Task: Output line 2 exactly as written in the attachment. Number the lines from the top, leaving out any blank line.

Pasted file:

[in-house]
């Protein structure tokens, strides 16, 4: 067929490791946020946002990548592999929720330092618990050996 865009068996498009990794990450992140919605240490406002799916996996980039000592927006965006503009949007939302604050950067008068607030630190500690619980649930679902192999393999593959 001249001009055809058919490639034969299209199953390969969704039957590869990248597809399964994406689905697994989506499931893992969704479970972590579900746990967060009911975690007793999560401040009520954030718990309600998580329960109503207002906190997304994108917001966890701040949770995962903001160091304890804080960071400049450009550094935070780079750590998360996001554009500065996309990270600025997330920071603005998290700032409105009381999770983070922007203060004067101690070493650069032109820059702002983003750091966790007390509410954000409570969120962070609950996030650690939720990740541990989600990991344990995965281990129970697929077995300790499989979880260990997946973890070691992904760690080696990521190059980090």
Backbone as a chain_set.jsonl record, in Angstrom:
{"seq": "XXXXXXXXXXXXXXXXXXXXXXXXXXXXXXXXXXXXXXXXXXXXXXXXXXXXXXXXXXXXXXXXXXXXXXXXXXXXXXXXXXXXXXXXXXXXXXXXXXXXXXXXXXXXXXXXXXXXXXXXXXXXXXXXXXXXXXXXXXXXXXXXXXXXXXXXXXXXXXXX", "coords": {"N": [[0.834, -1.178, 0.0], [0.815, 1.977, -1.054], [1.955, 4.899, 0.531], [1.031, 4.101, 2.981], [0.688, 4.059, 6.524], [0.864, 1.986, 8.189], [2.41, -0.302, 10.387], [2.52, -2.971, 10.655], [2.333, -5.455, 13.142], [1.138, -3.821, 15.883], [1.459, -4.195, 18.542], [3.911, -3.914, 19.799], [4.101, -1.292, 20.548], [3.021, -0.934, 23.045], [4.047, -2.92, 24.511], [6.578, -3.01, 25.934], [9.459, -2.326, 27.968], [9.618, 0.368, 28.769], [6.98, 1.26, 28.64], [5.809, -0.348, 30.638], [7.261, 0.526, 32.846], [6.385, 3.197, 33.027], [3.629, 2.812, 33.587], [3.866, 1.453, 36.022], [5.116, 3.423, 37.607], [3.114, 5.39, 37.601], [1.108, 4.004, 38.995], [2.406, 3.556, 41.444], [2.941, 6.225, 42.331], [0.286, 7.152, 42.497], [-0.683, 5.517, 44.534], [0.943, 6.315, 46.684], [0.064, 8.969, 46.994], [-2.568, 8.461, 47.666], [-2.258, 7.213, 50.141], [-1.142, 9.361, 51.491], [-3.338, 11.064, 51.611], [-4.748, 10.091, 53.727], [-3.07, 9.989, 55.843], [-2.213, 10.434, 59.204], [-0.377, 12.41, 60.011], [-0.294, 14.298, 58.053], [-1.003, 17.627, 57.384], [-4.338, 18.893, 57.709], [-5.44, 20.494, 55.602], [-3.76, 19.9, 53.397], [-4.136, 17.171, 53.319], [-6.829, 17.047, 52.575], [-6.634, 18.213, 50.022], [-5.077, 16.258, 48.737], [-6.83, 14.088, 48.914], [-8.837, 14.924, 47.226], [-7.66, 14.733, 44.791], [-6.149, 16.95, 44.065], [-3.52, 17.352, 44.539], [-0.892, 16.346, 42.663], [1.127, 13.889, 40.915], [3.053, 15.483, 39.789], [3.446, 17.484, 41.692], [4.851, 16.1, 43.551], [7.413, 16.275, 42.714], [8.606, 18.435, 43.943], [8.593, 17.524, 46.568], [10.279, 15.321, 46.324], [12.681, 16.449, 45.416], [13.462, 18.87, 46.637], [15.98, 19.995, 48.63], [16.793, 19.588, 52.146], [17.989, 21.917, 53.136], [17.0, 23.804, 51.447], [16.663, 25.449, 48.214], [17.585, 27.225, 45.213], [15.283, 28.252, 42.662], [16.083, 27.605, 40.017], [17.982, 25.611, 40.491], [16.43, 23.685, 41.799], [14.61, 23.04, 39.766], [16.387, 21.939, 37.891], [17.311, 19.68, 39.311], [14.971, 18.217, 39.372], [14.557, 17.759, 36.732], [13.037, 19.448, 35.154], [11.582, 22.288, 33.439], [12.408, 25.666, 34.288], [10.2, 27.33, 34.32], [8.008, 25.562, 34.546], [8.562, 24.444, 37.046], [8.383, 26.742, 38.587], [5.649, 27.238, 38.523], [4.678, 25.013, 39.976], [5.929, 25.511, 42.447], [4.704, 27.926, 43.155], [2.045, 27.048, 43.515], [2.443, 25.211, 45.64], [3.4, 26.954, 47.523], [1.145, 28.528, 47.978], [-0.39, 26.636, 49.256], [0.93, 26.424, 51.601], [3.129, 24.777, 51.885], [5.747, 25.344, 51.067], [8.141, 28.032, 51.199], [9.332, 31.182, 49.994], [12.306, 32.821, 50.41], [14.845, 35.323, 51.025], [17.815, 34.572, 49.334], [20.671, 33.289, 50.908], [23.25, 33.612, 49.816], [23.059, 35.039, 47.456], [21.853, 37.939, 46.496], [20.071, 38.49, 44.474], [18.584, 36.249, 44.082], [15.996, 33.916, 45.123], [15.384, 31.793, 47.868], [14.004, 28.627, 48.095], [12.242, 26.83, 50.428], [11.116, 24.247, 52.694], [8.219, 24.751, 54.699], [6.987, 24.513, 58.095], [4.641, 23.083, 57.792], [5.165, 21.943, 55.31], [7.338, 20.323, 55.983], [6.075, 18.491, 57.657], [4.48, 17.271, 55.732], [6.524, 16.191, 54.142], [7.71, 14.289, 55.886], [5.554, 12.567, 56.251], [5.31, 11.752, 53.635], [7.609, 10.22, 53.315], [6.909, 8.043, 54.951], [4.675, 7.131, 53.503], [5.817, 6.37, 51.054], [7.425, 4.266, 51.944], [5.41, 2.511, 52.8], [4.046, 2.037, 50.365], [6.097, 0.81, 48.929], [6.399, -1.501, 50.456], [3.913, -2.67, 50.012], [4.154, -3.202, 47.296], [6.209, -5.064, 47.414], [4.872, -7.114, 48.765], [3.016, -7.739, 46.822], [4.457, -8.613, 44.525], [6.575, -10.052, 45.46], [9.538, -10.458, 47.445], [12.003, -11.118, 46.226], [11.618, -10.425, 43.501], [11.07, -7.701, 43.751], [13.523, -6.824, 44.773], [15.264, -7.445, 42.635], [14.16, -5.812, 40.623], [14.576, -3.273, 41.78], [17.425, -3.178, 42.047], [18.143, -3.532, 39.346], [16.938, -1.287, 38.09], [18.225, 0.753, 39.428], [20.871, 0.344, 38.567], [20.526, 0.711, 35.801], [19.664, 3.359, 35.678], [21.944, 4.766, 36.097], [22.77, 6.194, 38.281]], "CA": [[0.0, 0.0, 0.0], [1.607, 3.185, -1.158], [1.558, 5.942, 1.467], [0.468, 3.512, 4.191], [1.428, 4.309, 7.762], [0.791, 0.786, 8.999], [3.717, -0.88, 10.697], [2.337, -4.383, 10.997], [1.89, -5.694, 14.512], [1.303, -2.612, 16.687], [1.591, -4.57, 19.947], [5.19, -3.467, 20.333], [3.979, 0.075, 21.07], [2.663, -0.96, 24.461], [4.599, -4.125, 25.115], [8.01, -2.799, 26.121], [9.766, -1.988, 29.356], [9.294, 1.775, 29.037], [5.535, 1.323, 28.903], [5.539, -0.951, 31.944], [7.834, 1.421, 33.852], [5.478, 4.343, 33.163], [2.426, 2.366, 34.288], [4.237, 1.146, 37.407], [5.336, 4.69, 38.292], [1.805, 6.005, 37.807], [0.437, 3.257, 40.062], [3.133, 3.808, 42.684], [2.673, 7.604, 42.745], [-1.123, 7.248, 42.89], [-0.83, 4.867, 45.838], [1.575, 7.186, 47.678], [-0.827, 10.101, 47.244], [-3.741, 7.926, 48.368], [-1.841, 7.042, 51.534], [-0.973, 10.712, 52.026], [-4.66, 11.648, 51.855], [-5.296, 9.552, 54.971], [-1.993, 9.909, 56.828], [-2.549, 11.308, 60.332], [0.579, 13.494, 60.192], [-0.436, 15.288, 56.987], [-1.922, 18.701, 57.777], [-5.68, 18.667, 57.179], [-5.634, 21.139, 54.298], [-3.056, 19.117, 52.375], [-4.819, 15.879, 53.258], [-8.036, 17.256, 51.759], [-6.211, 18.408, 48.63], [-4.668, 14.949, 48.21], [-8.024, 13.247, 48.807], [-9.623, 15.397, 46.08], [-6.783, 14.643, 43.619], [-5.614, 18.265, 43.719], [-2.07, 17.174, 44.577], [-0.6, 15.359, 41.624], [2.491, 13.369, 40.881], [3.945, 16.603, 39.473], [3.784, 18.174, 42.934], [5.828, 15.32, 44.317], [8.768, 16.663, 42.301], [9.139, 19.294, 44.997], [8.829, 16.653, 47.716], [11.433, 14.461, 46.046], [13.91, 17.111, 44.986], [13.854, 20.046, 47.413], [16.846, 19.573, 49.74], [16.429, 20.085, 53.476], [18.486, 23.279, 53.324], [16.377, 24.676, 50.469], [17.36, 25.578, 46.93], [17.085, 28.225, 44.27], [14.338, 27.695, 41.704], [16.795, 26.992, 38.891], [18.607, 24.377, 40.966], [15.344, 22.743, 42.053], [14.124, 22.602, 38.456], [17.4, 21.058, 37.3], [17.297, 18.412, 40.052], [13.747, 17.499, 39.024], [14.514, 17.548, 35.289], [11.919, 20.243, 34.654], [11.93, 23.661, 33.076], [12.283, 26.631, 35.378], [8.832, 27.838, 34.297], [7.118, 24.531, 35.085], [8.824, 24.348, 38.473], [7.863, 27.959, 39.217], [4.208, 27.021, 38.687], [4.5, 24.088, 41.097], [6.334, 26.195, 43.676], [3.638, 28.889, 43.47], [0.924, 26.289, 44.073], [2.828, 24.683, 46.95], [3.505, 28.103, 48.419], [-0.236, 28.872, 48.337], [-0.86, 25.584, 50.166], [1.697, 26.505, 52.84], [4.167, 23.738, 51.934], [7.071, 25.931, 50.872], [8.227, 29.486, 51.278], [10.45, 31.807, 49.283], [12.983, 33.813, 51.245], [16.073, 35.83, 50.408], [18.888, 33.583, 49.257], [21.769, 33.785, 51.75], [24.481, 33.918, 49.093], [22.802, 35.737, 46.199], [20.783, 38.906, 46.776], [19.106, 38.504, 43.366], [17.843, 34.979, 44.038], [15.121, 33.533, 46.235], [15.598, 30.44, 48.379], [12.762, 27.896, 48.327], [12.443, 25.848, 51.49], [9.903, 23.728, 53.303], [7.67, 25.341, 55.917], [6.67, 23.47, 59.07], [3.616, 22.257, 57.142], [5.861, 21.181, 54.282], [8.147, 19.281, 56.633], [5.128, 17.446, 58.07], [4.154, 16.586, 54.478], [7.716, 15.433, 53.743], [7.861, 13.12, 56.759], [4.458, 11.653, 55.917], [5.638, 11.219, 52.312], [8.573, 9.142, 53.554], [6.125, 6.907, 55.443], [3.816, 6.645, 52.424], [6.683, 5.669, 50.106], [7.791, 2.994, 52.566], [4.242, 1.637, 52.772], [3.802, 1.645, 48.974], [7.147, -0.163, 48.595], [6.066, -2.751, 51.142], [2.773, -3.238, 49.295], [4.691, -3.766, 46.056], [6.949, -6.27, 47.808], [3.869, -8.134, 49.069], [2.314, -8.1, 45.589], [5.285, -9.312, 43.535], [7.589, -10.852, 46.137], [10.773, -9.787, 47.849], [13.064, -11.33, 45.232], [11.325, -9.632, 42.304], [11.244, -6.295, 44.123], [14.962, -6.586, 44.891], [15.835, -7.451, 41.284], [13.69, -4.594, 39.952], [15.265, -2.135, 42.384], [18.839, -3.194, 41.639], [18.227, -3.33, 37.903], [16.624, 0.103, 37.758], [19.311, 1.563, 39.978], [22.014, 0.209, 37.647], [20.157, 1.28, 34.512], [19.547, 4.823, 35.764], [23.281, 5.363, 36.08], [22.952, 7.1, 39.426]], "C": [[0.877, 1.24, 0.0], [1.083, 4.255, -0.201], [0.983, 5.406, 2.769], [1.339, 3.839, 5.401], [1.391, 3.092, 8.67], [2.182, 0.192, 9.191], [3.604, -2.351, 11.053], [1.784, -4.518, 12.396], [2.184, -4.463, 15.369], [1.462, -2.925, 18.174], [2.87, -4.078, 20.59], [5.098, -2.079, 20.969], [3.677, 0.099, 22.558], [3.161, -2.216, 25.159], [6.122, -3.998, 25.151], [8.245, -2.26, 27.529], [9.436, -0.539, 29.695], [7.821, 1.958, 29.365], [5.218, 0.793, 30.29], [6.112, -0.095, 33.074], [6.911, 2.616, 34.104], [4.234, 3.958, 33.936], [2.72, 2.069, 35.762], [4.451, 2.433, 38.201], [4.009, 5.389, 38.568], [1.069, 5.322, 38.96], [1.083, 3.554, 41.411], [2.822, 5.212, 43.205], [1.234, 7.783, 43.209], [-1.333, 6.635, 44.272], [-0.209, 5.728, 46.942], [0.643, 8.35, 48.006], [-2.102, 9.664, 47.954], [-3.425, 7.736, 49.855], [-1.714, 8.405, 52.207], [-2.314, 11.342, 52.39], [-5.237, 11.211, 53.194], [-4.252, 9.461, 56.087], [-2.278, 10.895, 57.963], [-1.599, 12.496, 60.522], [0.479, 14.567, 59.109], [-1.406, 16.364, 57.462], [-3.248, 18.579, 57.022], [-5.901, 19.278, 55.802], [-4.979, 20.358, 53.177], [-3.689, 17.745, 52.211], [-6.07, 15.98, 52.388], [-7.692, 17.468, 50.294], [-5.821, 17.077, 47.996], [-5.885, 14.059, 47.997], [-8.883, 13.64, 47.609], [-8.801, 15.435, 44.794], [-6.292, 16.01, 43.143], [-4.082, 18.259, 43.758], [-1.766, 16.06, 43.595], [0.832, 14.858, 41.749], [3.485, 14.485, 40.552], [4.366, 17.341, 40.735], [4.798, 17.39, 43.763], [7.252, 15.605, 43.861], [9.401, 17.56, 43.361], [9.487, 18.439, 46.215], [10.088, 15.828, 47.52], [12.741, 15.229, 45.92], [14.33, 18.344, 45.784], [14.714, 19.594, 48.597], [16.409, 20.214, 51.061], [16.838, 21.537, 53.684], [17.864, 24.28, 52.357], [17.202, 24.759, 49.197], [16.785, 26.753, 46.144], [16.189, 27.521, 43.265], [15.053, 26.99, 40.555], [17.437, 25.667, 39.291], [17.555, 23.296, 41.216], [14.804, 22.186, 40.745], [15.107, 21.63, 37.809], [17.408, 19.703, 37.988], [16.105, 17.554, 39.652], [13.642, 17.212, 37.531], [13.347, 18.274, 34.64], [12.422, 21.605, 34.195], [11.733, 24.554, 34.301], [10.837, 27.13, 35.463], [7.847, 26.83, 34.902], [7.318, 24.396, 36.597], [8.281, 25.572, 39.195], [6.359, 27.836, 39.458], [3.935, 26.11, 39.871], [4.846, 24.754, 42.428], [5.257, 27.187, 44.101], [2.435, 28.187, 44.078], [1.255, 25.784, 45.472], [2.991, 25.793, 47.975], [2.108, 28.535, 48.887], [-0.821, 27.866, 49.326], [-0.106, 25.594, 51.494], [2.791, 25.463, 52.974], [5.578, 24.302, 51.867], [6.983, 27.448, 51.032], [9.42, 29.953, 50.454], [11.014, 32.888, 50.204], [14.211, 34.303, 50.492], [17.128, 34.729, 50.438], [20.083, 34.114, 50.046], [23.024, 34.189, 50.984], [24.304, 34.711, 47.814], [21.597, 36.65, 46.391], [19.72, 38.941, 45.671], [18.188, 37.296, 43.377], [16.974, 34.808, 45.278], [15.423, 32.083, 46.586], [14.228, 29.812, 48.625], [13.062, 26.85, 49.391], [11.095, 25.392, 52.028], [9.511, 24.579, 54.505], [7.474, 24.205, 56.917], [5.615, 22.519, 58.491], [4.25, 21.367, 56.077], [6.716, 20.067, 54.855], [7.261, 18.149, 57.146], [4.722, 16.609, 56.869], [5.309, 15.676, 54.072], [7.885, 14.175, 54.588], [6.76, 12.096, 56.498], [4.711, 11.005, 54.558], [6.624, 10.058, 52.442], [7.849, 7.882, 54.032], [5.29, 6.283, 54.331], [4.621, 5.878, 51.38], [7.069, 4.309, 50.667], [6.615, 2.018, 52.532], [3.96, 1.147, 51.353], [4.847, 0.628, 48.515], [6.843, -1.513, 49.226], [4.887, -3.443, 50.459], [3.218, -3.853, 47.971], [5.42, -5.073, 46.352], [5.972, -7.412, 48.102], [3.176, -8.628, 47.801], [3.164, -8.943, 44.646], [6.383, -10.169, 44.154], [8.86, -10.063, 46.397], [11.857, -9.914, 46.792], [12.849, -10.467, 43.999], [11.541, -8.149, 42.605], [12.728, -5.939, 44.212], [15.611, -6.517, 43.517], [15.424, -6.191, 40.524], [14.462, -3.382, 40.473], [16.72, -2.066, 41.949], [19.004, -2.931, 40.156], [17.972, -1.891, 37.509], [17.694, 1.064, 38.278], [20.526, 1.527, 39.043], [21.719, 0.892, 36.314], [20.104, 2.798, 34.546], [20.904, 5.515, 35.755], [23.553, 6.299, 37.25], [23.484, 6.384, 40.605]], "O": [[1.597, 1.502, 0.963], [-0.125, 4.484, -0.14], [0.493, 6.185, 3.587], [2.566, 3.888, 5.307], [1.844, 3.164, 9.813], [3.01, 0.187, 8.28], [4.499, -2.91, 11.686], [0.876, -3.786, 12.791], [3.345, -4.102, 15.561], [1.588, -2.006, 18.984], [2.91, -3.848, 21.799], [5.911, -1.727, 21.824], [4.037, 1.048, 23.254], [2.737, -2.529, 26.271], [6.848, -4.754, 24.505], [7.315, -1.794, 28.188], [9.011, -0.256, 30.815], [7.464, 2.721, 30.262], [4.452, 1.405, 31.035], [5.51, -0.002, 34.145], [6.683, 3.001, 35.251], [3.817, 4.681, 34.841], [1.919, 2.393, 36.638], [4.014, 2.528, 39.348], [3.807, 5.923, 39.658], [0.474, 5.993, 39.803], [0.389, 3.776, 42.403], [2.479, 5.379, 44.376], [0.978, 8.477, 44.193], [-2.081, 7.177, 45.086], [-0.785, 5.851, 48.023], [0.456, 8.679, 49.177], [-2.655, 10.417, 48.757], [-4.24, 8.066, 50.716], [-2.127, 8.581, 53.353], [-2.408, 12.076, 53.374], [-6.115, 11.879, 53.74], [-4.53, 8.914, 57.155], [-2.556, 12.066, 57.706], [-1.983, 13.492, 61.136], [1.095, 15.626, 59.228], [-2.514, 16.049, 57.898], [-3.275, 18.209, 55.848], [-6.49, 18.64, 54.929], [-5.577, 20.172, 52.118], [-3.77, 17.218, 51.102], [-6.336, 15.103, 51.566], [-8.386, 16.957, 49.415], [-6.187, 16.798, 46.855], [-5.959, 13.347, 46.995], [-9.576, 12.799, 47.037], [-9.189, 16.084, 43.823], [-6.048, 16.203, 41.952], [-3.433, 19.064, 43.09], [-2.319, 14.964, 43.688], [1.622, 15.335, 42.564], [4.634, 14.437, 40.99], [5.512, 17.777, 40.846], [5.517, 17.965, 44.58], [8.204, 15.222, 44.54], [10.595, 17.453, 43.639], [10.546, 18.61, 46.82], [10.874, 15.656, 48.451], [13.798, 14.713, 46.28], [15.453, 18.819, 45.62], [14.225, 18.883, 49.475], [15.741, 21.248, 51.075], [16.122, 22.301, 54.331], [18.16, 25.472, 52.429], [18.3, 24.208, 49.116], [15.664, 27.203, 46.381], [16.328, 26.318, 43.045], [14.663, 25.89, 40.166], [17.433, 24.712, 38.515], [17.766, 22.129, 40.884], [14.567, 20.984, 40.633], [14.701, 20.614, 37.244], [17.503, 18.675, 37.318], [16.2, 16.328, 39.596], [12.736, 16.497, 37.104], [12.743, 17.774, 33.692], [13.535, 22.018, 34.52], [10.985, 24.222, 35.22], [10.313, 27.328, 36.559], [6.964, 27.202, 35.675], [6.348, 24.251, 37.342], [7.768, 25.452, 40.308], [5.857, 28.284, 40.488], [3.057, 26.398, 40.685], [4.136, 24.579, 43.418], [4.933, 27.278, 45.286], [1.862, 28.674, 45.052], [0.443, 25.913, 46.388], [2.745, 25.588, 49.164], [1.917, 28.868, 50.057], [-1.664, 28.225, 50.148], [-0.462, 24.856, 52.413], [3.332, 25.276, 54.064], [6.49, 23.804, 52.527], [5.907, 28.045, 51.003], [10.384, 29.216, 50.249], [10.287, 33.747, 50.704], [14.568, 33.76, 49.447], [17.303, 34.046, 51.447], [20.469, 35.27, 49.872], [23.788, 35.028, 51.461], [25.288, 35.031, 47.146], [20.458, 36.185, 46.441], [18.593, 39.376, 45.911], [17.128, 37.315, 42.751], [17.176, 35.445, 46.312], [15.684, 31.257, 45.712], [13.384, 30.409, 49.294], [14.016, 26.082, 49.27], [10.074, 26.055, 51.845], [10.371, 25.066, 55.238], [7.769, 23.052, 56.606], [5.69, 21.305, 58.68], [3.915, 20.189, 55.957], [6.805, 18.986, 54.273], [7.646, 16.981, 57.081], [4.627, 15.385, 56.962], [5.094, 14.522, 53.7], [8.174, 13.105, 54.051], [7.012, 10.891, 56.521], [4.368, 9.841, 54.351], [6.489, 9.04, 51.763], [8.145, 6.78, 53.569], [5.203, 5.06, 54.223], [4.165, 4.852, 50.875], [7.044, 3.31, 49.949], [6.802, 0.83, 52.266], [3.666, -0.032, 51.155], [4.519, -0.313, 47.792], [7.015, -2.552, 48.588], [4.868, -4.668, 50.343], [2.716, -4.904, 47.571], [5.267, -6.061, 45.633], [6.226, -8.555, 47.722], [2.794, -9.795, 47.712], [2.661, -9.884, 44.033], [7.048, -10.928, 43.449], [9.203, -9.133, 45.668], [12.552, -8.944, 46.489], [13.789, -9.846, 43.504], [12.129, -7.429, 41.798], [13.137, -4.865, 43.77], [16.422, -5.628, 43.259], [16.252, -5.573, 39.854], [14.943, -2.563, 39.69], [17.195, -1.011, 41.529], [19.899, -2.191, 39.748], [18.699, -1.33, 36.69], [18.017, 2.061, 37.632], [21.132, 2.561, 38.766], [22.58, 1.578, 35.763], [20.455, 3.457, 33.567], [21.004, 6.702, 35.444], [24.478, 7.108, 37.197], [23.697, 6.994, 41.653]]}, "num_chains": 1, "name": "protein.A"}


């Protein structure tokens, strides 16, 4: 067929490791946020946002990548592999929720330092618990050996 865009068996498009990794990450992140919605240490406002799916996996980039000592927006965006503009949007939302604050950067008068607030630190500690619980649930679902192999393999593959 001249001009055809058919490639034969299209199953390969969704039957590869990248597809399964994406689905697994989506499931893992969704479970972590579900746990967060009911975690007793999560401040009520954030718990309600998580329960109503207002906190997304994108917001966890701040949770995962903001160091304890804080960071400049450009550094935070780079750590998360996001554009500065996309990270600025997330920071603005998290700032409105009381999770983070922007203060004067101690070493650069032109820059702002983003750091966790007390509410954000409570969120962070609950996030650690939720990740541990989600990991344990995965281990129970697929077995300790499989979880260990997946973890070691992904760690080696990521190059980090």